A mature oak can produce twenty-nine thousand acorns a year. Each has the chance to sustain our people, heal the world some, and spread where it can.

Thursday, February 24, 2011

Hunting Advice

As I've mentioned before, I'm making efforts to transition my diet away from markets and towards relying on my landbase for food. This has involved some gardens (some failed, some successful), lots of foraging, and learning to hunt. Well, shortly after my hiatus from blogging began, I finally went on my first deer hunt. This was a huge thing for me, not just because I love well cooked deer meat, but because killing a deer would be a huge source of food for my partner and I (and the friends and family I share things with). I've also yet to kill any animal bigger than a crayfish for food. So I went into the woods one chilly November morning with a pack of essential gear and a shotgun loaded with slugs.

I explored for an hour or two looking for a good place to camp, and ended up finding a place where I thought there were signs of deer. I was in view of an old stone wall with a large collapsed section, which led down to a lake. I knew that deer went through there, so I set up my poncho to sit on and waited.

Turned out it was a pretty good spot. Within an hour after sitting down there, I spotted a deer. Unfortunately, she spotted me first when I shivered like crazy. It was in the single digits and, despite dressing in layers, I had failed to take into consideration how much colder it gets when you're not moving around. As the doe bounded off away from me, I knew I wouldn't see another one that day. I blew my chance. I spent another half hour building myself a nifty blind out of downed tree limbs, which I intended to go back and use but never did.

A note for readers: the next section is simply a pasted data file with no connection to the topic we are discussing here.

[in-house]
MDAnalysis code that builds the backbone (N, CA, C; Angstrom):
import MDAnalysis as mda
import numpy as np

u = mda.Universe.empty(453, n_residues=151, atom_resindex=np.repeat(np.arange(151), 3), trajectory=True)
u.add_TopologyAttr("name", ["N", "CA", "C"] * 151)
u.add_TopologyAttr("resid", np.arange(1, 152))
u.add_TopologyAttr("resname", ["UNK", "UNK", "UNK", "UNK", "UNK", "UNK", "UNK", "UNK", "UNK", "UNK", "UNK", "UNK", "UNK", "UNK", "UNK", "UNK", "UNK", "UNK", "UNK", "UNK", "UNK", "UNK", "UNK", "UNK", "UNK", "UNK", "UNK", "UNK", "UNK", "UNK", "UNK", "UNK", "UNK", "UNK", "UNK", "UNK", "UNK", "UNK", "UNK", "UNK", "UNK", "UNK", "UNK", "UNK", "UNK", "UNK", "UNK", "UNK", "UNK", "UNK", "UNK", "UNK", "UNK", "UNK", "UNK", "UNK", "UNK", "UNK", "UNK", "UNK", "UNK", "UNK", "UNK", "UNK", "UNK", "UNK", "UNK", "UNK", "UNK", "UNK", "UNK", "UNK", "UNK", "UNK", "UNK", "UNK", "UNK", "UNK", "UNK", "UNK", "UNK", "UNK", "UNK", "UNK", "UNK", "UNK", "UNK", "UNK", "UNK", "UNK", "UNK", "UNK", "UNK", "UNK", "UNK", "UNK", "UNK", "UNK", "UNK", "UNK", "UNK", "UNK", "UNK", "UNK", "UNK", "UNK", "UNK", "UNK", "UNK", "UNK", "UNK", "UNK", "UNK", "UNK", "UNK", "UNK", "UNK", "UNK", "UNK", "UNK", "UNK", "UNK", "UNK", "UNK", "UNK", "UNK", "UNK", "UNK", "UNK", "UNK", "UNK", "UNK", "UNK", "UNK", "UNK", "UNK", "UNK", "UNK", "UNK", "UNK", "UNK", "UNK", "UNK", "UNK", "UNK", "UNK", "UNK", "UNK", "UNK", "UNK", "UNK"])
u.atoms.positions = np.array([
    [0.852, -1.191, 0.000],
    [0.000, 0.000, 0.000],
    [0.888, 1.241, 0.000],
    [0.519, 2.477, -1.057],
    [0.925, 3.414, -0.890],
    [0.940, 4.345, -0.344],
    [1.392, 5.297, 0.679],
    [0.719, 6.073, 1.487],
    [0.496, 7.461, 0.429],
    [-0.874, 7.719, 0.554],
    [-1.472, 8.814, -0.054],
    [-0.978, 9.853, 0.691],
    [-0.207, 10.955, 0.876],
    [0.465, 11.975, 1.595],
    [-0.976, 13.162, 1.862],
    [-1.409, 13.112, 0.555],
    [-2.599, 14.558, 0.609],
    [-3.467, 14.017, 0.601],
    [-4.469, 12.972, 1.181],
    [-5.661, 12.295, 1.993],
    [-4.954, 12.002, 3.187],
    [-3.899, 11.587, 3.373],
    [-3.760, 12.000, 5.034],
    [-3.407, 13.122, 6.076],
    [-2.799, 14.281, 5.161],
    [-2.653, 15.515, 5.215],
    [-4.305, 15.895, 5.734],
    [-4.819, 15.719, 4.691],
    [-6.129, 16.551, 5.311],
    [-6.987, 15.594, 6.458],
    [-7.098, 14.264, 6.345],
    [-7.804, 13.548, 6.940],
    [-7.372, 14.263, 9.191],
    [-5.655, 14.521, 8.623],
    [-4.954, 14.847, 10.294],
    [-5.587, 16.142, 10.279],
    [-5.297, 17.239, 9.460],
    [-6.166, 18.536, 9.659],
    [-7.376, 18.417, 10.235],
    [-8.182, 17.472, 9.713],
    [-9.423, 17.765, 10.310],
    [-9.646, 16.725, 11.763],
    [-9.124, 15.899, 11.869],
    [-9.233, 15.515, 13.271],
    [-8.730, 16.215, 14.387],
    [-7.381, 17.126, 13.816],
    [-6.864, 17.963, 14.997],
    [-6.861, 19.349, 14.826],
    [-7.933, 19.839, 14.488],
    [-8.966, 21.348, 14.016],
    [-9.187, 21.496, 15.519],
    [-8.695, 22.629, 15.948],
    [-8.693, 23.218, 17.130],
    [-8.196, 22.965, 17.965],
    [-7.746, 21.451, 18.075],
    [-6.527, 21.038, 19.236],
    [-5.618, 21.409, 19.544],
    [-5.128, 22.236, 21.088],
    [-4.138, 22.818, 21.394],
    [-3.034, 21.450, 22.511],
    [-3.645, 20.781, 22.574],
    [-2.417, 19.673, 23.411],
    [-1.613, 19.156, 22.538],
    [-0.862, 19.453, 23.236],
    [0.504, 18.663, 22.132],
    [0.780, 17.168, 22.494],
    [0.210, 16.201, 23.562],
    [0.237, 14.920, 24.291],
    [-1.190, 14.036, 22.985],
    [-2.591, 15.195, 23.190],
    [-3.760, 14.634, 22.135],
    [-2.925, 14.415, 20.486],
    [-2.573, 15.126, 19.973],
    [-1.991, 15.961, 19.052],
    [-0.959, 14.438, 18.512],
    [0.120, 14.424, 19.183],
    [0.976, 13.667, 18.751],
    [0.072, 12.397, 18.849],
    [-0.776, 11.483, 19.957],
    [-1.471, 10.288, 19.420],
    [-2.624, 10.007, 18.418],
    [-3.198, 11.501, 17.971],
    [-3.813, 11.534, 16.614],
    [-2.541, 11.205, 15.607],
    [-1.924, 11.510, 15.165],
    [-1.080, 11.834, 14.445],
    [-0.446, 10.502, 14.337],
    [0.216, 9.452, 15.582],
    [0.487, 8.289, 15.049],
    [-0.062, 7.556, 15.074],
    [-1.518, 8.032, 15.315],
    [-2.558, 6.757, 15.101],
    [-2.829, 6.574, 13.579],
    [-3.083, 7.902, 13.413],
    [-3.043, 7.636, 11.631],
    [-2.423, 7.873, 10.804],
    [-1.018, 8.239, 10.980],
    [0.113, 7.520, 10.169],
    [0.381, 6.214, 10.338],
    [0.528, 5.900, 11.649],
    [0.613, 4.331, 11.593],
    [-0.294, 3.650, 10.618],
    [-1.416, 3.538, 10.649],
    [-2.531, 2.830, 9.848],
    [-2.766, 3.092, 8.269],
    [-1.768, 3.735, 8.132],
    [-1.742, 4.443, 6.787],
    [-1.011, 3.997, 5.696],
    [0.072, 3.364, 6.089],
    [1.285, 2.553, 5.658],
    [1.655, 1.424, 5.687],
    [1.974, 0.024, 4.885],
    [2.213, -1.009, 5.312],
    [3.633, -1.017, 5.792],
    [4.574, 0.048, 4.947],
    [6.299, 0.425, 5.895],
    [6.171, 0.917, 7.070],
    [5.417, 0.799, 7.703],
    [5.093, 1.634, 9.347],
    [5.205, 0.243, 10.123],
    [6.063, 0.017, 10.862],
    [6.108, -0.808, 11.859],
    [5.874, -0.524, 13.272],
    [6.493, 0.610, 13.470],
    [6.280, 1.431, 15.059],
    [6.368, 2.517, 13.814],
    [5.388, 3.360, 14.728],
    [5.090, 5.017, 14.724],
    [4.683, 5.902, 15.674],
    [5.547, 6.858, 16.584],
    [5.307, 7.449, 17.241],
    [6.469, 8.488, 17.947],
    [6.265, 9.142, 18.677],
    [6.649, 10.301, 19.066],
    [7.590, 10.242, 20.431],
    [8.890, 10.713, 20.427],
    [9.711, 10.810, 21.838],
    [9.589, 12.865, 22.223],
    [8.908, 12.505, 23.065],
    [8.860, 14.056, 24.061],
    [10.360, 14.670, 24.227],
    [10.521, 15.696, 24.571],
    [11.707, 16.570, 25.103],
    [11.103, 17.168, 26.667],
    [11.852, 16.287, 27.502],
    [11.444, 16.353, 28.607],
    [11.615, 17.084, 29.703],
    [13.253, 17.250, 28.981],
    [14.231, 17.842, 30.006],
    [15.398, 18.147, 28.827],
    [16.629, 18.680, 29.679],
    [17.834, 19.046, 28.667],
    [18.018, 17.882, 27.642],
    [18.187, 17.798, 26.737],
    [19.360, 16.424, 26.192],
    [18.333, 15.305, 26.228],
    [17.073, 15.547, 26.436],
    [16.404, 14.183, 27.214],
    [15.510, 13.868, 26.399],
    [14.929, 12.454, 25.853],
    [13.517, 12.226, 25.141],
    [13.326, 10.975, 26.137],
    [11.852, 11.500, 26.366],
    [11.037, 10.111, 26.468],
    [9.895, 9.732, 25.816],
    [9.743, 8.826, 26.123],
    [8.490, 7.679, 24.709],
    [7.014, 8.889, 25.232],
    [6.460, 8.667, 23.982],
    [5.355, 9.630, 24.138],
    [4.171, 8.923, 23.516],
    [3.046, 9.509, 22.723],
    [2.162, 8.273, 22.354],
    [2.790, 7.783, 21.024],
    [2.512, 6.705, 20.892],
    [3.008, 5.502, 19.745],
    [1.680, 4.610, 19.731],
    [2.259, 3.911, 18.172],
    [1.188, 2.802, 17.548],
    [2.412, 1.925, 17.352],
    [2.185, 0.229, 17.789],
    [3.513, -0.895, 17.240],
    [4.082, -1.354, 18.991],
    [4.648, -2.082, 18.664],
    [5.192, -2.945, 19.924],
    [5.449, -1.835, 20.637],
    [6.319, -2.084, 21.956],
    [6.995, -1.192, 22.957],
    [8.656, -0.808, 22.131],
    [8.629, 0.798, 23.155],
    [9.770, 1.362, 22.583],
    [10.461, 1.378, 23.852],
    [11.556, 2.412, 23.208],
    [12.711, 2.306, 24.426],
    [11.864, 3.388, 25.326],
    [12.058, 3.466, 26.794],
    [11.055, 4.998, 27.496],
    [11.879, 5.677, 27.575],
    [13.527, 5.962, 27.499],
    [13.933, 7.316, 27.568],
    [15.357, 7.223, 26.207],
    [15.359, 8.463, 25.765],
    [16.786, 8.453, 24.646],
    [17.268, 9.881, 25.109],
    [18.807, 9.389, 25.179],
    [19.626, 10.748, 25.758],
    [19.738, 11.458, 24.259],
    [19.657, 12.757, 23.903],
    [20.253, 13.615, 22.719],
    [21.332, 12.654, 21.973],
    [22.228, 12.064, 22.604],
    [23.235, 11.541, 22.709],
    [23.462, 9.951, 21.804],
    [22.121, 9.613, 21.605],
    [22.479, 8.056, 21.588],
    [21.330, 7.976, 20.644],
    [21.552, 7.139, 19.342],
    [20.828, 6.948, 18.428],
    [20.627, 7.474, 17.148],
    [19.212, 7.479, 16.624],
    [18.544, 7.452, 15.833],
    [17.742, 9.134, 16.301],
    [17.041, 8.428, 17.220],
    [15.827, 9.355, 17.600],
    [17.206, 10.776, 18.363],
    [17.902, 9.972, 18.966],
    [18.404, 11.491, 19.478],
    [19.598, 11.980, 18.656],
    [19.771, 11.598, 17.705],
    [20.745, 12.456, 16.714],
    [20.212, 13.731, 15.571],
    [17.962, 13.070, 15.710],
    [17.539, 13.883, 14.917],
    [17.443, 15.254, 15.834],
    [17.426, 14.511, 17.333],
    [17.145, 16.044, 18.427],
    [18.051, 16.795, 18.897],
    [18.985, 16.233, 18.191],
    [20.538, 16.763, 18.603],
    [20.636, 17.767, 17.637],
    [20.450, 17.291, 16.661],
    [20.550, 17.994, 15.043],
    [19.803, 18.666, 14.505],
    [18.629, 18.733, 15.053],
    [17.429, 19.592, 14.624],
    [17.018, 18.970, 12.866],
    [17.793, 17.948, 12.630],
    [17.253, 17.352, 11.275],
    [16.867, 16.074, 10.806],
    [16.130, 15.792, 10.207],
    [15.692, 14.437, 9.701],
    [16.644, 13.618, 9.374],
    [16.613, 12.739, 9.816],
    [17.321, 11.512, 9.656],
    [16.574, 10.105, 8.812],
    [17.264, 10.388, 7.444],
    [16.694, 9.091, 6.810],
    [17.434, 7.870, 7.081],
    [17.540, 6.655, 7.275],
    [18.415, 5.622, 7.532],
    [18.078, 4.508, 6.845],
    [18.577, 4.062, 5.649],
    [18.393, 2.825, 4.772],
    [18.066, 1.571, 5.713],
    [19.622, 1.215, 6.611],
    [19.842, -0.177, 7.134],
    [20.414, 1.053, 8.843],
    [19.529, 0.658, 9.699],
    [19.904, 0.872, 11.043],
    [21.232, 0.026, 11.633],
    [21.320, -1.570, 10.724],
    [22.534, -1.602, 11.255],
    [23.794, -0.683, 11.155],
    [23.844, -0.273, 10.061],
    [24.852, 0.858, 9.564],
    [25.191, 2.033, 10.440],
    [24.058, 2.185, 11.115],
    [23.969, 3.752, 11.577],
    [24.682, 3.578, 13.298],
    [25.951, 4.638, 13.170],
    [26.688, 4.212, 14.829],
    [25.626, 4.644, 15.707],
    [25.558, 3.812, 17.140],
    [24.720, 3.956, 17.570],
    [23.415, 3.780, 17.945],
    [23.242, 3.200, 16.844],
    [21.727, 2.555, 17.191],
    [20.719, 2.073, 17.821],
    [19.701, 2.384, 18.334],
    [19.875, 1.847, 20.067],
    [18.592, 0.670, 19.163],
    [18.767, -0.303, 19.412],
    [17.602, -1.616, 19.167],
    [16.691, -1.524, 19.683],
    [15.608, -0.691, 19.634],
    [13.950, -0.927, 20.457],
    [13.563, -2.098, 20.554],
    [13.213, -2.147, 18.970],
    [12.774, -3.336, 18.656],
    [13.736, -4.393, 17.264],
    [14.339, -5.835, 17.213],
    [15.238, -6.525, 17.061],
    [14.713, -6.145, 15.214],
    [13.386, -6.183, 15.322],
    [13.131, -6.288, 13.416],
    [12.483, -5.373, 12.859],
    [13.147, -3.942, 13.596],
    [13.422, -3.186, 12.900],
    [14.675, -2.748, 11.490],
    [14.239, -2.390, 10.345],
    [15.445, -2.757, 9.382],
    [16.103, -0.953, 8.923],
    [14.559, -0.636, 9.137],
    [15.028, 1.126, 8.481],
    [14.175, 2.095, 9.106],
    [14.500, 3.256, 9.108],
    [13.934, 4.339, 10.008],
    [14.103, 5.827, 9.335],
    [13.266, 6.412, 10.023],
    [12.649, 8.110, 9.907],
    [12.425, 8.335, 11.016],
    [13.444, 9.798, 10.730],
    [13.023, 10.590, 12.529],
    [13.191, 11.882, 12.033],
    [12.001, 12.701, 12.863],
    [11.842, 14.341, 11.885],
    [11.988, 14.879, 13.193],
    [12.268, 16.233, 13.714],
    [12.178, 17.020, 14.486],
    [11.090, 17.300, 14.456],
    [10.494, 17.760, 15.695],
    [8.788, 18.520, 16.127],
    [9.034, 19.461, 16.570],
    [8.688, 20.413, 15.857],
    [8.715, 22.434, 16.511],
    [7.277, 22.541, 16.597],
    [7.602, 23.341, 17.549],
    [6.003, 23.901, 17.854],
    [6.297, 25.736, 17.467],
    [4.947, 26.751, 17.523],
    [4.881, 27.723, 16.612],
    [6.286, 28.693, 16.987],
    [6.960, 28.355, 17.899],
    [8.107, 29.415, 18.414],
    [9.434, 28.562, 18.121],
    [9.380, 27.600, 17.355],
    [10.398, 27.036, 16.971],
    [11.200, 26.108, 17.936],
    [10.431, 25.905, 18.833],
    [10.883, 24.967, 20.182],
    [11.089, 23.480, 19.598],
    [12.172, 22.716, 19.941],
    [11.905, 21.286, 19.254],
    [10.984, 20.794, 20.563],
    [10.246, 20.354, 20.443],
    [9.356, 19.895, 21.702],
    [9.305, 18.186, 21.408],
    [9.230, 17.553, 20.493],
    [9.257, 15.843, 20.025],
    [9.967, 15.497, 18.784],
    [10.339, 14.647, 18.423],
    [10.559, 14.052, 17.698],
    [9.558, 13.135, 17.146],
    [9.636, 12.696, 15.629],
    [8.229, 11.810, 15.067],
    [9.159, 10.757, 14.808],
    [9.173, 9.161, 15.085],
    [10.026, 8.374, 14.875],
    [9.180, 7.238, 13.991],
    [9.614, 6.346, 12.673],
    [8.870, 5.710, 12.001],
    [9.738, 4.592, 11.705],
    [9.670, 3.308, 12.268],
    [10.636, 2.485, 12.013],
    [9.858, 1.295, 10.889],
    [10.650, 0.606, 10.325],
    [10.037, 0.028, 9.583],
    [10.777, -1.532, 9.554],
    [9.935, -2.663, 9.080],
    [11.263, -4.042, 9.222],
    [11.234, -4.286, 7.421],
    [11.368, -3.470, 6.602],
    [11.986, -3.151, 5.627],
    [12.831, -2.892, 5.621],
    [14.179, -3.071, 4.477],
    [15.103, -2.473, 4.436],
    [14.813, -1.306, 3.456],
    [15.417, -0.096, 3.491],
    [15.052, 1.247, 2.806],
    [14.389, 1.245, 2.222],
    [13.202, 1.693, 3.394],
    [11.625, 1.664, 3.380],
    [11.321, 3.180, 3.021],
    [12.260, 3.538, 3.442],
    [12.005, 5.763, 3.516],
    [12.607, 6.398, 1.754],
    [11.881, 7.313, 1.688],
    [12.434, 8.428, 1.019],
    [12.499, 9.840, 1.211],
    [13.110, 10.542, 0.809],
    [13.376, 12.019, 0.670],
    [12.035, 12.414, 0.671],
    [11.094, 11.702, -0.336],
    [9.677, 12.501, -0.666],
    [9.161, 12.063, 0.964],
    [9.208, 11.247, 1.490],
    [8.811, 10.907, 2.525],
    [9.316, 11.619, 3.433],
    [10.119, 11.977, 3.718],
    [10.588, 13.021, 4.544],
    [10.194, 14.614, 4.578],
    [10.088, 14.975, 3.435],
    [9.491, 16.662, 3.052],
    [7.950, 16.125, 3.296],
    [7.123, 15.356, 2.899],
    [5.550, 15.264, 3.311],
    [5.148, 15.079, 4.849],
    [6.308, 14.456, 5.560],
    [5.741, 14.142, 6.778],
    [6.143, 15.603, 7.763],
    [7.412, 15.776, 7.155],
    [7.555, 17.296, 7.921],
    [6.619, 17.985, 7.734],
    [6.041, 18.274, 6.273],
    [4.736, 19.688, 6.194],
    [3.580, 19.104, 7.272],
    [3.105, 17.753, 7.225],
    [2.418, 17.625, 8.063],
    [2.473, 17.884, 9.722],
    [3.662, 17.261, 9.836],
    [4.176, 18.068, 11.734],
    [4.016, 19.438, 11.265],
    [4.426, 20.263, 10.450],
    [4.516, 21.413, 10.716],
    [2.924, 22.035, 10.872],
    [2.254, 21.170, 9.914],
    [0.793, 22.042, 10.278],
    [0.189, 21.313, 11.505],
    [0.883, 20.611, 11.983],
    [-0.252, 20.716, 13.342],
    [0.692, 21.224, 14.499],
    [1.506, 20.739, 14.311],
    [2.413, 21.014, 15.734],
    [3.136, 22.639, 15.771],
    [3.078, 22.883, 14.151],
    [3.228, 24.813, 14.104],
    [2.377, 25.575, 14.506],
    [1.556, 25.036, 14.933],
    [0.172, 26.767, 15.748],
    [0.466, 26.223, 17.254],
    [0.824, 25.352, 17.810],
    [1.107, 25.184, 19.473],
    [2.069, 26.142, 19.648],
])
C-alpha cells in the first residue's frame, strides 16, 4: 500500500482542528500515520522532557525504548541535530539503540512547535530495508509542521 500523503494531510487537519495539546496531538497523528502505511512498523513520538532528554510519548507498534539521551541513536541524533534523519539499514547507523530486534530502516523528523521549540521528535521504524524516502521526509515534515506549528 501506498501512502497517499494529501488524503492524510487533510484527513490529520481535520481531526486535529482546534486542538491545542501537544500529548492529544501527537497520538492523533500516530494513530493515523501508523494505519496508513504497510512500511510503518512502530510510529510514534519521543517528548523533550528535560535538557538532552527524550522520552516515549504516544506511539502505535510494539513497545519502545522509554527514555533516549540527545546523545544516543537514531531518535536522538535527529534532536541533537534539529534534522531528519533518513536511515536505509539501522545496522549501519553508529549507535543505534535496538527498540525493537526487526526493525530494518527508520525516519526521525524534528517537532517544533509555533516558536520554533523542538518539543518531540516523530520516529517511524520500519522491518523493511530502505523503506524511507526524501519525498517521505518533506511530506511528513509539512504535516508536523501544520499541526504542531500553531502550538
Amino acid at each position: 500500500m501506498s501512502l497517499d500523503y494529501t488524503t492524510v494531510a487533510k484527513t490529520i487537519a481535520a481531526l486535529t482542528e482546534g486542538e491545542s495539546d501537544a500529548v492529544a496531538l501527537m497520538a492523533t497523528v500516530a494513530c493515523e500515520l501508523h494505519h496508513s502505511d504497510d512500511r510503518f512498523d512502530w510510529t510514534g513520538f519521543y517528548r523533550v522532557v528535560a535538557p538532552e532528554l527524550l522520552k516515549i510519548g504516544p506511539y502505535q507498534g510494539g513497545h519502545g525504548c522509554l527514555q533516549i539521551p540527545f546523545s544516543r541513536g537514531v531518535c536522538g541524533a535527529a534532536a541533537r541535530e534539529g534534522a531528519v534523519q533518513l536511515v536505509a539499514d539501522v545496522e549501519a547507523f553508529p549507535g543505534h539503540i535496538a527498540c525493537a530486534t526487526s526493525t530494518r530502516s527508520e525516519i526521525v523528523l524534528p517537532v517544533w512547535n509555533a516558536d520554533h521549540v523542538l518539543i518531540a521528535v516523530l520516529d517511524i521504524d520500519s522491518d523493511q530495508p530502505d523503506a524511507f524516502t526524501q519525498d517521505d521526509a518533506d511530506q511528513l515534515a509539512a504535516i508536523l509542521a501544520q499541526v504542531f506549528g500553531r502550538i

So I have two bits of advice for all new hunters out there. The first is to dress warmer than you think you need to. Wear socks that are at least 50% wool, and wear two pairs. Wear thermal long underwear, and pants of decent thickness. Basically, be very, very warm and layered. The other bit of advice is to get yourself someone to show you the ropes of hunting. Get a teacher if you can. Because damn, these lessons are probably easier learned by mouth than be experience.

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At February 25, 2011 at 2:17 PM , Anonymous Glen Manola said...

Nice! Not really advice because I am really new to hunting. I'll just share my experience so far - If I've a good hike in front of me I won't wear as many layers but will instead pack them. It starts off fairly cold but within minutes I'm fine. There's nothing worse than sweating in the clothes needed to stay warm later when there may be long periods of sitting in the cold further down the path.
Actually there's nothing more discouraging than being either cold, wet, or tired, or worse - all three! Any preparation to avoid those spirit killers is well worth the planning.
Thanks for your post.
-Glen M

At February 25, 2011 at 3:29 PM , Anonymous Thom Rauch said...

One of the best bits of advice I can offer is that if you are looking to hunt in November, then you should start eyeing your prey July. Find them, learn to move without them noticing, find food areas that are important and continue to spend a day a week out watching them. This goes for deer, turkey, when the doves come through on migration, etc. Knowing your prey naturally permits them to know their preditor and they will get smarter too which is a downfall but that is part of the circle.


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Twenty-Nine Thousand Acorns by Daniel Q is licensed under a Creative Commons Attribution-Noncommercial-Share Alike 3.0 United States License. Photoshop Tree Brushes created by Obsidian Dawn. Photoshop custom dandelion shape created by MyMimi. "Broken Acorns" photograph in banner taken by modcam. Layout by Kris.